4. Multifunctional Materials: Develop high-temperature multifunctional materials that combine structural strength good insulating ability, and possibly other functions.
Multifunctional systems can provide significant mass savings due to combining thermal and structural functions, allowing increased payload weight. Presently, these functions are separately incorporated in spacecraft
design. Multi-functional TPS and multi-layer insulation (MLI) systems that combine thermal, structural, micrometeoroid and orbital debris (MMOD), and crew radiation protection could provide significant weight savings and enable long-duration missions, and can also be used for planetary habitat thermal and multifunctional protection. This challenge is also ranked third by TA12.
5. Verification and Validation: Develop, verify, validate, and quantify uncertainty analysis requirements for new or improved comprehensive computer codes for thermal analysis.
Upgrades to predictive codes for ablation during re-entry heating are needed to include closely coupled multiphase ablation and radiative heating into the flow simulations, with careful attention given to verification, validation, and uncertainty quantification. All thermal analysis codes should include (1) verification that the codes have no internal errors, and accurately code the equations used for modeling and analysis; (2) predictions validating against all available experimental data, accounting for experimental error bands; and (3) quantifying the confidence in code predictions, accounting for uncertainties in the data used as model input, uncertainties in the mathematical models used in the analysis, and uncertainties caused by the numerical technique that is implemented (e.g., discretization errors in time and space). Without these attributes, the results generated by the codes are unreliable for design. This challenge is also addressed by TA10 and TA12.
6. Repair Capability: Develop in-space Thermal Protection System (TPS) repair capability.
Repair capability is especially important for long-duration missions, where no safe-haven repair facilities will be available. TPS repair developed for Space Shuttle Orbiter TPS (reinforced carbon-carbon/tiles) should be continued and expanded to provide a repair method for future spacecraft, both NASA and commercial.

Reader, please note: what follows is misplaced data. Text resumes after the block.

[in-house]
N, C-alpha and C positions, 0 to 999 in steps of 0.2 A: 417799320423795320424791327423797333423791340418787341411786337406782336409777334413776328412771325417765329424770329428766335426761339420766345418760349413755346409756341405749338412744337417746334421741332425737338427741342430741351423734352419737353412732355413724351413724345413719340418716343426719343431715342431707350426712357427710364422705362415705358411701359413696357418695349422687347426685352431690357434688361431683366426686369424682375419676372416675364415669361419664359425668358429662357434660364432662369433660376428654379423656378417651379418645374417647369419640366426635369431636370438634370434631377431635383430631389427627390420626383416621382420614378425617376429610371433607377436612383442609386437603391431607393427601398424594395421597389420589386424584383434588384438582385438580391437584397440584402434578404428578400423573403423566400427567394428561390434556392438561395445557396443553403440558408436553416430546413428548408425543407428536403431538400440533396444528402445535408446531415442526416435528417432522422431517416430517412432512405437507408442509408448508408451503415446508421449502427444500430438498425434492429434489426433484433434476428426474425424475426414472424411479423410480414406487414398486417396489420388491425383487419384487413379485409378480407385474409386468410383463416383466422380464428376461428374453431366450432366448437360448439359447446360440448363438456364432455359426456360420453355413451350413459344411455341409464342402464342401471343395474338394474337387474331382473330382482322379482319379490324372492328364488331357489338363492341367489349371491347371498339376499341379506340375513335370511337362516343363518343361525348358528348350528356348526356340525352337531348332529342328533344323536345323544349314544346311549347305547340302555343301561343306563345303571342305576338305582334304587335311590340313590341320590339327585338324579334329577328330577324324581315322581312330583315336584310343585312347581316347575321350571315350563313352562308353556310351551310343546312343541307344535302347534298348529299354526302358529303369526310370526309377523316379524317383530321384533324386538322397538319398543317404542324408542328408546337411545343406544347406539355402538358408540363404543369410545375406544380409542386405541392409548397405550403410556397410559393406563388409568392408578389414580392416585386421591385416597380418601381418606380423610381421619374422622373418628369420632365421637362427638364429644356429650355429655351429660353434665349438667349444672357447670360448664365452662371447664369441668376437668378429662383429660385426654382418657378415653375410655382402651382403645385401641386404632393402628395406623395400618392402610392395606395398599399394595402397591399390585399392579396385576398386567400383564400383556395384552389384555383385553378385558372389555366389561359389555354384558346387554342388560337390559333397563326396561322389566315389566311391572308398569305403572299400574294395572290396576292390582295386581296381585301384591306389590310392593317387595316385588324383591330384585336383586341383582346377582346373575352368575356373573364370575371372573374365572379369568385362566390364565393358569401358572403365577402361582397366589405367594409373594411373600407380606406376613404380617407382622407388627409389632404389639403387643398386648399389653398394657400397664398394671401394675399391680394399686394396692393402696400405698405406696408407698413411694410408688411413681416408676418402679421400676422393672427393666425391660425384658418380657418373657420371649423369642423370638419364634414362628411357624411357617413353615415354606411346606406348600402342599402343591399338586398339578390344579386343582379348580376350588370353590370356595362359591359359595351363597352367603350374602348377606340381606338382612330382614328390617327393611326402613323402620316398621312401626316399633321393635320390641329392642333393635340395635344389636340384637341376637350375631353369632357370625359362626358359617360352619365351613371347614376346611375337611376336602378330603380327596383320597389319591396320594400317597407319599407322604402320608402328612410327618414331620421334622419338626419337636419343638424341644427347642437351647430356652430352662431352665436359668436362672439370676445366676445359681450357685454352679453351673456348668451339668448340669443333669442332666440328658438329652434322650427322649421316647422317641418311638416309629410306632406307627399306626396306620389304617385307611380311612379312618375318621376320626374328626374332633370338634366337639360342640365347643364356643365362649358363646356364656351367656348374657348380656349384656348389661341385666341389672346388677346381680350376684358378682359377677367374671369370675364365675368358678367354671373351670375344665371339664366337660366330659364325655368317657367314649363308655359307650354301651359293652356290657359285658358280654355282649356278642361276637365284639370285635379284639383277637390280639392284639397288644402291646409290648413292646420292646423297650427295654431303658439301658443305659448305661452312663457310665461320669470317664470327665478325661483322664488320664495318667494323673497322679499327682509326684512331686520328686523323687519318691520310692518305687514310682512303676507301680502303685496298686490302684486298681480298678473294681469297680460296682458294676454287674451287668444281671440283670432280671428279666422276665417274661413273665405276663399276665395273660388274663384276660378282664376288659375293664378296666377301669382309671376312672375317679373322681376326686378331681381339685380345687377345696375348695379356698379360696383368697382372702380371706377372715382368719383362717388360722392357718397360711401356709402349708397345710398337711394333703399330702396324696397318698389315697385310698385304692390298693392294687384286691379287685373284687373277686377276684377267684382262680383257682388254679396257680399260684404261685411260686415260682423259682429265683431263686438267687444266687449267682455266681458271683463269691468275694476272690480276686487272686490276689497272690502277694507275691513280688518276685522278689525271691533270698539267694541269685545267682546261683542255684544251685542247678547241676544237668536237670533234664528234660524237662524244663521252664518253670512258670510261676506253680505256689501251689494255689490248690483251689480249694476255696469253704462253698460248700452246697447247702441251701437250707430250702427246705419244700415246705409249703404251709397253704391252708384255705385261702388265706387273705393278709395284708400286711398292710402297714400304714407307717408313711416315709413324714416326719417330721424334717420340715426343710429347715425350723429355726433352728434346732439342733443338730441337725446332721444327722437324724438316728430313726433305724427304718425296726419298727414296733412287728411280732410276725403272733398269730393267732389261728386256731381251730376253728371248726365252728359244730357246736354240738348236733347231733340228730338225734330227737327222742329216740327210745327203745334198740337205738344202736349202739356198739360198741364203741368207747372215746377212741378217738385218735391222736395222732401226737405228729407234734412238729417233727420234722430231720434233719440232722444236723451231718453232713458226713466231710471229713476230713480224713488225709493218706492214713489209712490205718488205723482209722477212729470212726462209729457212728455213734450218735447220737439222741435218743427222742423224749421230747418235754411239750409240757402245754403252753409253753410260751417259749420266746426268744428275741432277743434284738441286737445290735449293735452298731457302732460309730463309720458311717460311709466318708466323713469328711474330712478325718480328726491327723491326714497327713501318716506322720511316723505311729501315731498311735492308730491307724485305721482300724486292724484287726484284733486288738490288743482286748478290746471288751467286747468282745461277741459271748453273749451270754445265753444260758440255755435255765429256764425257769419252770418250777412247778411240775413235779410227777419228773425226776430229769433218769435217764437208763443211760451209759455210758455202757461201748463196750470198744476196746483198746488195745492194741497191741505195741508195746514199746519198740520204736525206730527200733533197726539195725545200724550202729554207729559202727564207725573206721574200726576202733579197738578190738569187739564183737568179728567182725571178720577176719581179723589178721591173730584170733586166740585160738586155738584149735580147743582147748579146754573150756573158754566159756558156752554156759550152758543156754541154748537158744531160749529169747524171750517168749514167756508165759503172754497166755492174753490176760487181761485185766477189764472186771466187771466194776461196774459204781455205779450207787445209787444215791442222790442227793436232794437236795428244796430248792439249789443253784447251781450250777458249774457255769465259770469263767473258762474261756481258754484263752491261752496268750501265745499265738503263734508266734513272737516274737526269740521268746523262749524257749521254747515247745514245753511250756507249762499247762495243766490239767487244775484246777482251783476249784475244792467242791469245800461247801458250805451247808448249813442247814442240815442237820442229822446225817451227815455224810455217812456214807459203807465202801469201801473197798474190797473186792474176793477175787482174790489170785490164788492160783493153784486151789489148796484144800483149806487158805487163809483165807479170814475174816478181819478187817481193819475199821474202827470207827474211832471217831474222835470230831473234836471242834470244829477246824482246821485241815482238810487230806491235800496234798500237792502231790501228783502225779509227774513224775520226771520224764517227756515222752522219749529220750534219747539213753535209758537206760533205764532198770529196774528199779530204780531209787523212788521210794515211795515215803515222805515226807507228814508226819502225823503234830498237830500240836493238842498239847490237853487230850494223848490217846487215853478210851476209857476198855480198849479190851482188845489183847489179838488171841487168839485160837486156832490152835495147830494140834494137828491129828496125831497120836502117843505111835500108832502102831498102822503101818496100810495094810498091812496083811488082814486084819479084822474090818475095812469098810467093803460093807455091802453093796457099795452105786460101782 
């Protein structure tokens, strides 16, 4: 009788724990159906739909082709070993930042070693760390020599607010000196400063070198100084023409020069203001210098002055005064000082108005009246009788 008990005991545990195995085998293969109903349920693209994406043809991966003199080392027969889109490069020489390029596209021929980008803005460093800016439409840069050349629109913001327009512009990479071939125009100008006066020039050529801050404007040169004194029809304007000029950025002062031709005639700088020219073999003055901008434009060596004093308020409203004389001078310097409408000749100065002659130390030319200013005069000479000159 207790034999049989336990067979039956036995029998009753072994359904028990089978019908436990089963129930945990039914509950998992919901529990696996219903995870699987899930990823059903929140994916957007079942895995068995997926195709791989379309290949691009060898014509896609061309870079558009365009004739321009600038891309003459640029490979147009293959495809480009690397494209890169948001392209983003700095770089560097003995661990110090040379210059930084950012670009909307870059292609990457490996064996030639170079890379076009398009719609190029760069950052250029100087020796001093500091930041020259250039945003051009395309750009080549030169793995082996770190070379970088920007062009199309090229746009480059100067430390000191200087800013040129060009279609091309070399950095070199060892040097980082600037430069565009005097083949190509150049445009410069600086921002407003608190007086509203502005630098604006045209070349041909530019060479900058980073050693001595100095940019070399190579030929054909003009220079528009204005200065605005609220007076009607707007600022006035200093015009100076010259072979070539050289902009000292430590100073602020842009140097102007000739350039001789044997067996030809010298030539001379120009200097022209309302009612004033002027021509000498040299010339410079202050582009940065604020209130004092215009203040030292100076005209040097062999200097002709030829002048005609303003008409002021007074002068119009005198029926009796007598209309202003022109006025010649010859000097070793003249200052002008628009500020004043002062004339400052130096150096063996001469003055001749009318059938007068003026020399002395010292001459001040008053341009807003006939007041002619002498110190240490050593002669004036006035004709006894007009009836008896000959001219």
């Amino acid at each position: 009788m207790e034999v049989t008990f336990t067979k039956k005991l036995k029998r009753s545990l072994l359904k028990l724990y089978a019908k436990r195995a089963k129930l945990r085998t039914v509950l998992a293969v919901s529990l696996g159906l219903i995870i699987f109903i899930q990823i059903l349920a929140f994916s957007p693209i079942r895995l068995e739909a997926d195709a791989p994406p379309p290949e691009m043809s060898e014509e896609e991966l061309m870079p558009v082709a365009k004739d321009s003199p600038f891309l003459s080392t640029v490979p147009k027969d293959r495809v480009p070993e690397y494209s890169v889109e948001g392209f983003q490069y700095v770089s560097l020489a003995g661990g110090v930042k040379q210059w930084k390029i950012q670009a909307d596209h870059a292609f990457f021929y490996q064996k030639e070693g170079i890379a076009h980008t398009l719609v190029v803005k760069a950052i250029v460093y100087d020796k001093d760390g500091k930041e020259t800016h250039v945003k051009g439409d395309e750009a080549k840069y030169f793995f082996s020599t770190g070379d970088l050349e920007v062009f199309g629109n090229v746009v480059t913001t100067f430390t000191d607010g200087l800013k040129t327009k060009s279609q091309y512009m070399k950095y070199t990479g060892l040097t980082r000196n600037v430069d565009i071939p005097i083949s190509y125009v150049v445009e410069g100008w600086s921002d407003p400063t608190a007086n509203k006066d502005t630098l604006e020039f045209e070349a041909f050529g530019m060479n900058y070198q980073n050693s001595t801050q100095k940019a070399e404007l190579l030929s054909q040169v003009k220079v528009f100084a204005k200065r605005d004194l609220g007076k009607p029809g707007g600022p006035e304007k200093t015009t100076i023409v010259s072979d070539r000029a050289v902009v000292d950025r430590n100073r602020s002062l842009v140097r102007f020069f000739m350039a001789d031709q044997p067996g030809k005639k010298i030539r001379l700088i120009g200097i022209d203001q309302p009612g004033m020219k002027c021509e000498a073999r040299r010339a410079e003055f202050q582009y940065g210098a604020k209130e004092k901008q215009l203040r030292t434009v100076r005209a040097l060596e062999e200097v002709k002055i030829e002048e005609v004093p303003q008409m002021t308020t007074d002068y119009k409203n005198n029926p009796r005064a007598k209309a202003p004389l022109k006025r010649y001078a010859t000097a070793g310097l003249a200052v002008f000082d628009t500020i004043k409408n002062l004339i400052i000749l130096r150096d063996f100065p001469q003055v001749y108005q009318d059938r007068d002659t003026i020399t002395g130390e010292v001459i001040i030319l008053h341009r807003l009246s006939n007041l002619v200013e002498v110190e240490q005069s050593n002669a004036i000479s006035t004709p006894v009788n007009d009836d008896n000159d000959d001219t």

7. Thermal Sensors. Enhance thermal sensor systems and measurement technologies.
Operational instrumentation is necessary to understand anomalies, material or performance degradation and performance enhancements, as well as for advanced science mission measurements. Ultra-lightweight sensor systems may provide data needed to identify on-orbit damage, measurement of liquid levels in a microgravity environment, in situ or self-repairing mechanisms, or adaptive control algorithms that can compensate for damage without repairing. Accurate instrumentation to monitor reentry TPS performance is necessary to validate emerging predictive codes for heat shield design. Each of these would improve flight safety and the probability of mission success.
QFD MATRIX AND NUMERICAL RESULTS FOR TA14
The averaged quality function deployment (QFD) matrix for the nine level 3 technologies in TA14 is given in Figure Q.1.
The weighted scores for all level 3 technologies evaluated with the QFD approach are listed in Figure Q.2. 14.3.1 Ascent/Entry TPS received a much higher score than all other level 3 technologies, creating an obvious break point in assigning the high rating. 14.1.2 Active Thermal Control is a needed technology to support zero boil off of cryogenic fluids. Though 14.1.2 Active Thermal Control did not achieve the high rating of 14.3.1 Ascent/Entry TPS, it is considered an enabling technology for a wide variety of long-duration missions, and was thus also assigned high priority. These two technologies are therefore discussed at length. The other seven technologies were rated as “Medium” or “Low.”
CHALLENGES VERSUS TECHNOLOGIES
In Figure Q.3, the technologies are listed in descending priority on the vertical columns, and the challenges are shown in the horizontal top row. The correlation between the two is indicated by high correlation (solid symbols), weak correlation (open symbols) or little or no correlation (no symbols). It is seen that the challenges correlate to
FIGURE Q.1 Quality function deployment (QFD) summary matrix for TA14 Thermal Management Systems. The justification for the high-priority designation of all high-priority technologies appears in the section “High-Priority Level 3 Technologies.” H = High Priority; H* = High Priority, QFD Score override; M = Medium Priority; L = Low Priority.